Brad Wall warns the oilpatch is under siege by activists
Saskatchewan’s Brad Wall warns the oilpatch is under siege by activists
Published on: June 8, 2016 | Last Updated: June 8, 2016 7:13 PM MDT
In a speech to the Explorers and Producers Association of Canada at the Petroleum Club, Wall slammed the idea of a national carbon tax and took aim at both the United States government for rejecting the Keystone XL pipeline and other Canadian provinces for throwing up obstacles to energy transportation projects.
Wall, whose Saskatchewan Party was recently re-elected for a third term, said the energy industry needs defenders against “an ever-growing matrix of activists,” citing proponents of the Leap Manifesto within the NDP and the divestment movement that calls for companies and public bodies to shed their energy holdings.
“Today, there continues an existential threat to this industry, this industry that is so important in my province,” he told an appreciative luncheon crowd.
“We’re in the middle of a battle and, frankly, we haven’t been winning too many battles. By we, I mean this sector and the resource importance of Western Canada.”
Wall said both the oilpatch and governments have to keep making the case about the economic importance of the energy industry in Canada and its commitment to operating in an environmentally sustainable manner.
He said polls show there is support for energy development and pipelines in Canada, meaning that “social licence” for projects already exists.
Alberta’s NDP government has launched a sweeping climate change plan, including a new broad-based carbon tax and an increase to its existing carbon levy on large emitters, in part to win social licence for pipelines that would ship oilsands crude to coastal waters and open new markets.
Wall repeatedly stressed that his Saskatchewan Party government will not introduce carbon pricing at this point, when low energy prices are dragging down both resource industries and the broader Canadian economy.
But Wall told reporters he will not criticize any other provincial government for its approach.
“Alberta has made their decision. I think the timing for another new national tax, carbon tax or levy of some sort, is just wrong,” he said, comparing the situation to a hypothetical new tax on vehicles being introduced when the auto industry was in turmoil during the economic crisis of 2008-09.
Wall also praised Premier Rachel Notley for “a good job making the case for pipelines,” though the Saskatchewan premier acknowledged he is trying to attract energy investment from Alberta to his own province.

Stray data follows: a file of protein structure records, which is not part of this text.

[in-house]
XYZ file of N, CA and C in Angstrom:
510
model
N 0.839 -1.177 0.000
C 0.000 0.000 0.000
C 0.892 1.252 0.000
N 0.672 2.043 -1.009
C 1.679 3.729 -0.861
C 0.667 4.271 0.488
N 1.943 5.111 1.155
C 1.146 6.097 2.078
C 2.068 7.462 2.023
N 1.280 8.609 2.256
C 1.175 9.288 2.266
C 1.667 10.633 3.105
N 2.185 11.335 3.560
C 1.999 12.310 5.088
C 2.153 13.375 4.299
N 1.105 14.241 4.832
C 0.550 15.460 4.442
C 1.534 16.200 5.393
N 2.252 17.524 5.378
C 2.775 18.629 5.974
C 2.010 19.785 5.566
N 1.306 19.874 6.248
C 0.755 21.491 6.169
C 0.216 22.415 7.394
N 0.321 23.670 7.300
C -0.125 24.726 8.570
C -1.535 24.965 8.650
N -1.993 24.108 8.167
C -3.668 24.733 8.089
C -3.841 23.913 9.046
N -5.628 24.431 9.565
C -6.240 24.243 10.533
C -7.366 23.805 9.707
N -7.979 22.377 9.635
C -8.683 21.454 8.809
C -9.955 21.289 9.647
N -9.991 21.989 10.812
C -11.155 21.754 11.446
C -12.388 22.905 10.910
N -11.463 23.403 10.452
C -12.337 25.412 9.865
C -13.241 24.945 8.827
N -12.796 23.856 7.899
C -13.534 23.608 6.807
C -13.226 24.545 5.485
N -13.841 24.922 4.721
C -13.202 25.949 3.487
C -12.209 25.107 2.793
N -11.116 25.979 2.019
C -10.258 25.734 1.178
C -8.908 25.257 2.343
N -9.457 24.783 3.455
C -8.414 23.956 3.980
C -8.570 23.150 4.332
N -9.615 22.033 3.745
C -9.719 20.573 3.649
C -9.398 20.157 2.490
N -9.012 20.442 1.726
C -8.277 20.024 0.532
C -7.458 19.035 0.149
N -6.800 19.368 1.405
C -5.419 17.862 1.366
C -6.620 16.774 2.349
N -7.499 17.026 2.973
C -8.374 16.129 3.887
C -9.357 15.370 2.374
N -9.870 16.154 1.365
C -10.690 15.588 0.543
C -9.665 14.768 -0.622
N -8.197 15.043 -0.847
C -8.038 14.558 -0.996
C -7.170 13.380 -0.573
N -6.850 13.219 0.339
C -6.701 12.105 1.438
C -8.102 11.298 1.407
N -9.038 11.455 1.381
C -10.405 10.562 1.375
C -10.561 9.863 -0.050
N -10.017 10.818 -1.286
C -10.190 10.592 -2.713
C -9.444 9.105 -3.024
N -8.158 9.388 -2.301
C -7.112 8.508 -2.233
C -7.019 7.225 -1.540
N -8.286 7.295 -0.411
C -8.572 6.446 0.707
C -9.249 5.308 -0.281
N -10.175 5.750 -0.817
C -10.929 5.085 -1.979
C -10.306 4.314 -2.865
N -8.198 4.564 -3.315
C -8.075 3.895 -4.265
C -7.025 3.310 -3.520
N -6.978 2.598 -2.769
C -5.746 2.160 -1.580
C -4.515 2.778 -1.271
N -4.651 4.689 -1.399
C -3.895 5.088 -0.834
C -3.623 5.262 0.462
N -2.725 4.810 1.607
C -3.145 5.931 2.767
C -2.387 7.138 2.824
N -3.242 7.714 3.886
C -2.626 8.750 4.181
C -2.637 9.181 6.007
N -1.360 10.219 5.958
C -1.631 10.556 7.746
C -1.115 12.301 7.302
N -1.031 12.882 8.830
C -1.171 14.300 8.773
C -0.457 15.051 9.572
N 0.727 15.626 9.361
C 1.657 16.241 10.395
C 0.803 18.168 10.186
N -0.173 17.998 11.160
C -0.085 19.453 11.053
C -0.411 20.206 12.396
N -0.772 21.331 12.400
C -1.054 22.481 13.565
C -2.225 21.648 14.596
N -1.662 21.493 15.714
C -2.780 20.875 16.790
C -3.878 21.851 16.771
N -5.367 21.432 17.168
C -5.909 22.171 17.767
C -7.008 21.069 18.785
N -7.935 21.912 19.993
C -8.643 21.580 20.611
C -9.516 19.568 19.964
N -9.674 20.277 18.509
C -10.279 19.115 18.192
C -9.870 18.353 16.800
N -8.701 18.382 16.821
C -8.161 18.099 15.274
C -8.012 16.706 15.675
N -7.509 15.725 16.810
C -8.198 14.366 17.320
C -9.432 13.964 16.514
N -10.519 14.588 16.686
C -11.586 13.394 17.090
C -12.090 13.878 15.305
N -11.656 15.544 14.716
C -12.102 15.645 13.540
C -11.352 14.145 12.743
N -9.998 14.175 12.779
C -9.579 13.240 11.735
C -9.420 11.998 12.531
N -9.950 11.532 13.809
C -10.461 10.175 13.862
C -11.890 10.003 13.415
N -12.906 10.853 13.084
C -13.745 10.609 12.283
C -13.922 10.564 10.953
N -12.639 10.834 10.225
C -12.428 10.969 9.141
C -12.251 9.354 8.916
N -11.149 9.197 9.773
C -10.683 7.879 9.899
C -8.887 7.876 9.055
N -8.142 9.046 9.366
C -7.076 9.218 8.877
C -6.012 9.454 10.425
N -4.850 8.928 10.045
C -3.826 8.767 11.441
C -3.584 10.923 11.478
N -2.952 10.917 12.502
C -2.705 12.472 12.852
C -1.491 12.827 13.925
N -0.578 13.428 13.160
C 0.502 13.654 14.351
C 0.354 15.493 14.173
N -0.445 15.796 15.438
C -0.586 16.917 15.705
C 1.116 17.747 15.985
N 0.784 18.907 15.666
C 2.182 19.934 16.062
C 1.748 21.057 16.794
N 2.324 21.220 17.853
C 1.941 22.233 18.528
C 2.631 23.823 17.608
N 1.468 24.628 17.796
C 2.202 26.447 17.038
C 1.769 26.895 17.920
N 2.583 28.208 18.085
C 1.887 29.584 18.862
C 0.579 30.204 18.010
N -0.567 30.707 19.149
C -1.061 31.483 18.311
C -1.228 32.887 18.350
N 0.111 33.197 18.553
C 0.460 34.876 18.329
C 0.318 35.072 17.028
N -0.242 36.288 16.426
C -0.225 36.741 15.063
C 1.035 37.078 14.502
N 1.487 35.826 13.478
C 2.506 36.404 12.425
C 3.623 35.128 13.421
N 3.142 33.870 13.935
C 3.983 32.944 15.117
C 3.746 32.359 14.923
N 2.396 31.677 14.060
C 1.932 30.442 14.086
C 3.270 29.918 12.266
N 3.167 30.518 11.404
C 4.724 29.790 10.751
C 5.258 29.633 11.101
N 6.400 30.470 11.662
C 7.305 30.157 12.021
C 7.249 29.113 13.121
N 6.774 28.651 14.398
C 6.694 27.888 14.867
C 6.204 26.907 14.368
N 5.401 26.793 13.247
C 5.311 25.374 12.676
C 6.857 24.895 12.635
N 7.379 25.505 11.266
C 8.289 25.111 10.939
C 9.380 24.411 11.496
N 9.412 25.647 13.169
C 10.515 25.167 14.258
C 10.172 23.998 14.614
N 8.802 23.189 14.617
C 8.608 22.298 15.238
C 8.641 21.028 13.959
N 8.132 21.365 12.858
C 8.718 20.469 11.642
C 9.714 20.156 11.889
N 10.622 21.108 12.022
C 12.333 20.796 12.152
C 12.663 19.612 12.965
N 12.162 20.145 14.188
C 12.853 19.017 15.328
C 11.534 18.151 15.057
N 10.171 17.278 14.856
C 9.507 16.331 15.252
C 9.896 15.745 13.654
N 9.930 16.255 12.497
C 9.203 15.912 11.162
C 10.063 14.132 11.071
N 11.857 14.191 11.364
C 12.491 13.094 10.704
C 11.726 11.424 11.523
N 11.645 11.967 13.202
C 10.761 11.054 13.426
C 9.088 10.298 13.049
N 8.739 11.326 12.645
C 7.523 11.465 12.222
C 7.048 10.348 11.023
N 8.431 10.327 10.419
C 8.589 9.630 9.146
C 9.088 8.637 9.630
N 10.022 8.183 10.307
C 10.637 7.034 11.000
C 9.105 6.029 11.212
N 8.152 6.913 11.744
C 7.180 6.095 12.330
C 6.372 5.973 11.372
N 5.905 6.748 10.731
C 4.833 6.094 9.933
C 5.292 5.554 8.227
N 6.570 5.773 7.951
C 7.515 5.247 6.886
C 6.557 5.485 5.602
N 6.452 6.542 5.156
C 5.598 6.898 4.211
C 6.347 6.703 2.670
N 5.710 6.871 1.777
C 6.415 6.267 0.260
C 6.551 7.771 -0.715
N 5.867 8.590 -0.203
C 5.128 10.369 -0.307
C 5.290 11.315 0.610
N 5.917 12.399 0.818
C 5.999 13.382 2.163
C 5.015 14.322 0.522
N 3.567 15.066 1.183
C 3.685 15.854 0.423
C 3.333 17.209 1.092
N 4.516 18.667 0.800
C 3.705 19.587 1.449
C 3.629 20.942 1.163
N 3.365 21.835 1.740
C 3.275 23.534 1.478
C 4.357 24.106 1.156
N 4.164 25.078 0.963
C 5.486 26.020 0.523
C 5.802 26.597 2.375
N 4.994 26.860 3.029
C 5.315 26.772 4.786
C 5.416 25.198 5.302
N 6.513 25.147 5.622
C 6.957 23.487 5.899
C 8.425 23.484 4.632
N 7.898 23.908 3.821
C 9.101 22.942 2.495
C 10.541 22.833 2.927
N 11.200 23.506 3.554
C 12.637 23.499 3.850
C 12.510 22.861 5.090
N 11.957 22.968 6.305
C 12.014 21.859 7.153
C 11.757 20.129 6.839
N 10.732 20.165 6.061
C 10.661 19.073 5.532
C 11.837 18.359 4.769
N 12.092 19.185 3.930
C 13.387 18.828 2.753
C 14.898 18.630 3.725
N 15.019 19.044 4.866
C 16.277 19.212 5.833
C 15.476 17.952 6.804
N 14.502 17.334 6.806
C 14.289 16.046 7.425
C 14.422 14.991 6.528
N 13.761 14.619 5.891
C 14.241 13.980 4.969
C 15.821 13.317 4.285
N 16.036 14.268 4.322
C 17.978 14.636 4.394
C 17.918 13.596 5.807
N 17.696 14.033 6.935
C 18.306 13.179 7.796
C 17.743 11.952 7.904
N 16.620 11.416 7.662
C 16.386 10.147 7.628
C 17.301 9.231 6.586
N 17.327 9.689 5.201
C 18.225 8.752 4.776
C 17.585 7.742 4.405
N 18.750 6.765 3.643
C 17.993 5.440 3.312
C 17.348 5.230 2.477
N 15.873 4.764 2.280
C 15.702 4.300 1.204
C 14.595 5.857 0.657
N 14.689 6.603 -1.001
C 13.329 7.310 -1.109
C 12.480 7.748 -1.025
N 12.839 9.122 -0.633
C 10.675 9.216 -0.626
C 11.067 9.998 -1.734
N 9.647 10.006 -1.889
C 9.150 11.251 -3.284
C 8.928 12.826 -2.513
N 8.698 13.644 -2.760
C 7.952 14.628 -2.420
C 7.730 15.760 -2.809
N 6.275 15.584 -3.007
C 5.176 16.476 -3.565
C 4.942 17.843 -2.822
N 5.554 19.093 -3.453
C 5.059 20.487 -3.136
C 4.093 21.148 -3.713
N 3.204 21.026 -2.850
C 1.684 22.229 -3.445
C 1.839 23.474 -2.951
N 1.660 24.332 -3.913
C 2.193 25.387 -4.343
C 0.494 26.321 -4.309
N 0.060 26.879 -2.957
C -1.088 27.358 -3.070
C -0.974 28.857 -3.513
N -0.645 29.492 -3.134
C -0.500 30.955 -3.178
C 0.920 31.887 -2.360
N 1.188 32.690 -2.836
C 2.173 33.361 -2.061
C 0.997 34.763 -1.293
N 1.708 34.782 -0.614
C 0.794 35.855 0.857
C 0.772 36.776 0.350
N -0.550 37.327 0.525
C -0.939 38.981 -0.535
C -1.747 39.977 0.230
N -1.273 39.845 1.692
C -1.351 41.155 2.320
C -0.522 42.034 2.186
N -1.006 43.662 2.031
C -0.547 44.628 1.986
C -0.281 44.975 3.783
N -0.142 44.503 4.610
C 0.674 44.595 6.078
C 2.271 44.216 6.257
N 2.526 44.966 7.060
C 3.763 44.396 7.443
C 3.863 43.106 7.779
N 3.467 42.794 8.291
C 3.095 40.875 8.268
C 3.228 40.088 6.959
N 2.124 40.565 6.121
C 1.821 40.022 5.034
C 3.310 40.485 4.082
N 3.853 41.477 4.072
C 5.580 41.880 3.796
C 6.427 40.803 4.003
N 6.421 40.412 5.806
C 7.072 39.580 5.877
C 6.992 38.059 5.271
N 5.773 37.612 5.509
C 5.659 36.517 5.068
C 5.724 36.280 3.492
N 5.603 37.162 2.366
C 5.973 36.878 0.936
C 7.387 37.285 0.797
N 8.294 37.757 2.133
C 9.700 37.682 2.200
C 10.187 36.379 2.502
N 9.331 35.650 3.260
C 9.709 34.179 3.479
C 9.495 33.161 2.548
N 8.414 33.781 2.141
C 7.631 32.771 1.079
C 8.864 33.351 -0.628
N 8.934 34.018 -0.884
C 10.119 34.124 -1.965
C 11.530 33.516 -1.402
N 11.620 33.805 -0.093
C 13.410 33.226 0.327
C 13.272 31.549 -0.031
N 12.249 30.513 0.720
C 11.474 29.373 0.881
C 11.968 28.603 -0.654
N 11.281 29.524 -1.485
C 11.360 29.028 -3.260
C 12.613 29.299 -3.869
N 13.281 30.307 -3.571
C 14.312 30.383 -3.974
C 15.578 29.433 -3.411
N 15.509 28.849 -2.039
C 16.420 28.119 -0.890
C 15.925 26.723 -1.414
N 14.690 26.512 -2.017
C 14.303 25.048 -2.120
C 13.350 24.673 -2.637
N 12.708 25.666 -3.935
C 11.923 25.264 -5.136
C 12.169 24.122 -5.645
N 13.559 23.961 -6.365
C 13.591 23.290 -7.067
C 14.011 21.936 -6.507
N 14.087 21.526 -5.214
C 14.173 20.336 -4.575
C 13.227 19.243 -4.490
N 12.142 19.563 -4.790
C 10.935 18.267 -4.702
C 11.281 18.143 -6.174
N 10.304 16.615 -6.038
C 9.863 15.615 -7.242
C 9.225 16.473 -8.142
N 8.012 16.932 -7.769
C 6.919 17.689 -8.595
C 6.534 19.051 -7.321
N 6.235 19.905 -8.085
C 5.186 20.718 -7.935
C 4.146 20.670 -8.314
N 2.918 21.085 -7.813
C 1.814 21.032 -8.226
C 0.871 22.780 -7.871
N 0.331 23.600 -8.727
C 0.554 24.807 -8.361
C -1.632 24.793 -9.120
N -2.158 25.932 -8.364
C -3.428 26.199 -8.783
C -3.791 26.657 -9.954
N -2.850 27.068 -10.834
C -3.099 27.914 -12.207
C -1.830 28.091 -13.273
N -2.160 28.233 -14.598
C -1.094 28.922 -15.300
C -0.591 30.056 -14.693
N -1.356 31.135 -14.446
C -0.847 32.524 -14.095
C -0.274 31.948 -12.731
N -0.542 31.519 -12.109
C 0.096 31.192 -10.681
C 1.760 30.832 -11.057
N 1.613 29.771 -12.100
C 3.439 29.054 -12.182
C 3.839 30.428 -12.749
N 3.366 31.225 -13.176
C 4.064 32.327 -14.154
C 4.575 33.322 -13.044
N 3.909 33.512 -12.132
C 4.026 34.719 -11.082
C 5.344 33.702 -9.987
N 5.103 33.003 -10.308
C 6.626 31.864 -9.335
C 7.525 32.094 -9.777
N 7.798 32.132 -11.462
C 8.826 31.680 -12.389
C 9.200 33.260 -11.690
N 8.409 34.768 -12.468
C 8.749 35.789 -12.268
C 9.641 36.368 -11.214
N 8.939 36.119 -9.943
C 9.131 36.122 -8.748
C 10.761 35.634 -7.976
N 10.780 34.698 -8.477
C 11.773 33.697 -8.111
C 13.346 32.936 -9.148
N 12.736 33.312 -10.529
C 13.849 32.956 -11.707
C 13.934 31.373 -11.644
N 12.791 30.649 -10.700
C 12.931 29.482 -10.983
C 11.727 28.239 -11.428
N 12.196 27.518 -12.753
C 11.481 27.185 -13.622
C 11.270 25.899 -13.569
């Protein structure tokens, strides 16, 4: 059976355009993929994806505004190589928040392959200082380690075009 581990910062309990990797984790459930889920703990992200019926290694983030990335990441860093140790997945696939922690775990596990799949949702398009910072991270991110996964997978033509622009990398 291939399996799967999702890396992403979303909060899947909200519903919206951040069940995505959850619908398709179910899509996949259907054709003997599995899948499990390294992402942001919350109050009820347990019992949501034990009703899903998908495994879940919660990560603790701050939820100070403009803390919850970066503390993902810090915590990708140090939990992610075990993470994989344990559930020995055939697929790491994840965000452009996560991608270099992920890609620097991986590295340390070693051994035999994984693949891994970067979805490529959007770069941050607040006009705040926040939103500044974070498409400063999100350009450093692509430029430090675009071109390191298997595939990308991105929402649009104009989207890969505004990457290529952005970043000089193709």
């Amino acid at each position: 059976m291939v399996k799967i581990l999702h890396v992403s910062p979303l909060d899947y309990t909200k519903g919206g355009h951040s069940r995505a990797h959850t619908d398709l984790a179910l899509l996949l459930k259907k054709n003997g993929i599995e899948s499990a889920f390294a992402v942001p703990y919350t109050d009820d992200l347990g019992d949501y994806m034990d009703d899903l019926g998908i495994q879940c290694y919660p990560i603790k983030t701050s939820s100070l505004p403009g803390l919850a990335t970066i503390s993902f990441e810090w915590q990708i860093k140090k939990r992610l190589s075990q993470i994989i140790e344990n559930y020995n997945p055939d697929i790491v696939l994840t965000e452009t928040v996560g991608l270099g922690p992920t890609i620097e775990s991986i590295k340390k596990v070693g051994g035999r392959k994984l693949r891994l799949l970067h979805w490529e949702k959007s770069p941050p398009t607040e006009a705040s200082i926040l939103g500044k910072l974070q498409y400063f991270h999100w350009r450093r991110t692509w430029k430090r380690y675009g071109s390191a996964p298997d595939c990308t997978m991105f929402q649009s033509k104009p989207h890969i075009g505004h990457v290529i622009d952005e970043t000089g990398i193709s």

While the governments of the two neighbouring provinces have occasionally sniped at each other, NDP Finance Minister Joe Ceci said Wall and Notley are “collaborators on important things like supporting the energy industry.”
“They’ll continue to do that in the best interests of their own provinces, but certainly for Canada.”
Gary Leach, president of the Explorers and Producers Association of Canada, praised Wall’s tough talk on energy issues and noted it hadn’t affected his standing as the most popular premier in the country.
“I would suggest other political leaders give it a try,” he said at the end of Wall’s speech
Leach told reporters he wouldn’t comment on the different approaches of the Alberta and Saskatchewan governments, saying he would wish them both luck.
But he said the increased carbon costs in Alberta could affect investment in the province.
“It’s a potential risk,” said Leach. “The extent to which our industry is shouldering a competitive burden that our competitors are not, that is a serious concern.”
Wall said he isn’t suggesting governments shouldn’t try to curb greenhouse gas emissions but he downplayed Canada’s 1.6 per cent contribution to global carbon output. He said Canadian jurisdictions should be focusing more of their efforts on adaptation measures and new technology, pointing to Saskatchewan’s $1.5-billion investment in carbon capture and storage for a coal-fired power plant.
Wall’s message was met with skepticism in some quarters, however.
Simon Dyer, of the Pembina Institute environmental think tank, noted Alberta’s carbon pricing plan had won the support of oilpatch heavyweights CNRL, Suncor, Cenovus and Shell.
Wall’s government, in contrast, has repeatedly delayed its own plan for a carbon levy on large emitters since it was first introduced in 2009. At the same time, Saskatchewan’s greenhouse gas emissions are slated to quickly rise, while Canada has committed to significant reductions, said Dyer.
“Saskatchewan’s talking points are a little bit behind the times, still focused on framing this as a communications battle and ‘Us versus Them,’ rather than taking responsibility,” he said.